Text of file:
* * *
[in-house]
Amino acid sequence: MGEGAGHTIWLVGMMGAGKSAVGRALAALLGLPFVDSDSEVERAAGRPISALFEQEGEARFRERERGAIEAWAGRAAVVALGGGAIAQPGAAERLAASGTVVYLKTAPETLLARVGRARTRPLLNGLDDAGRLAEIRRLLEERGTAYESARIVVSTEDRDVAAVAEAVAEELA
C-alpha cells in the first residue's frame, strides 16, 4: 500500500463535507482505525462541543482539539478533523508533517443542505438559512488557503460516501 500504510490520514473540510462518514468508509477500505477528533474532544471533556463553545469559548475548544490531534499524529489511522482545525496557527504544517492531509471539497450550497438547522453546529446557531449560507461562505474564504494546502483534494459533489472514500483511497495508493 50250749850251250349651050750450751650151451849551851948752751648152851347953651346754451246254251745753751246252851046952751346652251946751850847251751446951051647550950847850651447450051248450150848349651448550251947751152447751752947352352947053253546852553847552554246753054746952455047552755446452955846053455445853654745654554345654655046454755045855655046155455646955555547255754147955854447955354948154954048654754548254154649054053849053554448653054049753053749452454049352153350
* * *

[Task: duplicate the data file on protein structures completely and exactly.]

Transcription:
[in-house]
Amino acid sequence: MGEGAGHTIWLVGMMGAGKSAVGRALAALLGLPFVDSDSEVERAAGRPISALFEQEGEARFRERERGAIEAWAGRAAVVALGGGAIAQPGAAERLAASGTVVYLKTAPETLLARVGRARTRPLLNGLDDAGRLAEIRRLLEERGTAYESARIVVSTEDRDVAAVAEAVAEELA
C-alpha cells in the first residue's frame, strides 16, 4: 500500500463535507482505525462541543482539539478533523508533517443542505438559512488557503460516501 500504510490520514473540510462518514468508509477500505477528533474532544471533556463553545469559548475548544490531534499524529489511522482545525496557527504544517492531509471539497450550497438547522453546529446557531449560507461562505474564504494546502483534494459533489472514500483511497495508493 50250749850251250349651050750450751650151451849551851948752751648152851347953651346754451246254251745753751246252851046952751346652251946751850847251751446951051647550950847850651447450051248450150848349651448550251947751152447751752947352352947053253546852553847552554246753054746952455047552755446452955846053455445853654745654554345654655046454755045855655046155455646955555547255754147955854447955354948154954048654754548254154649054053849053554448653054049753053749452454049352153350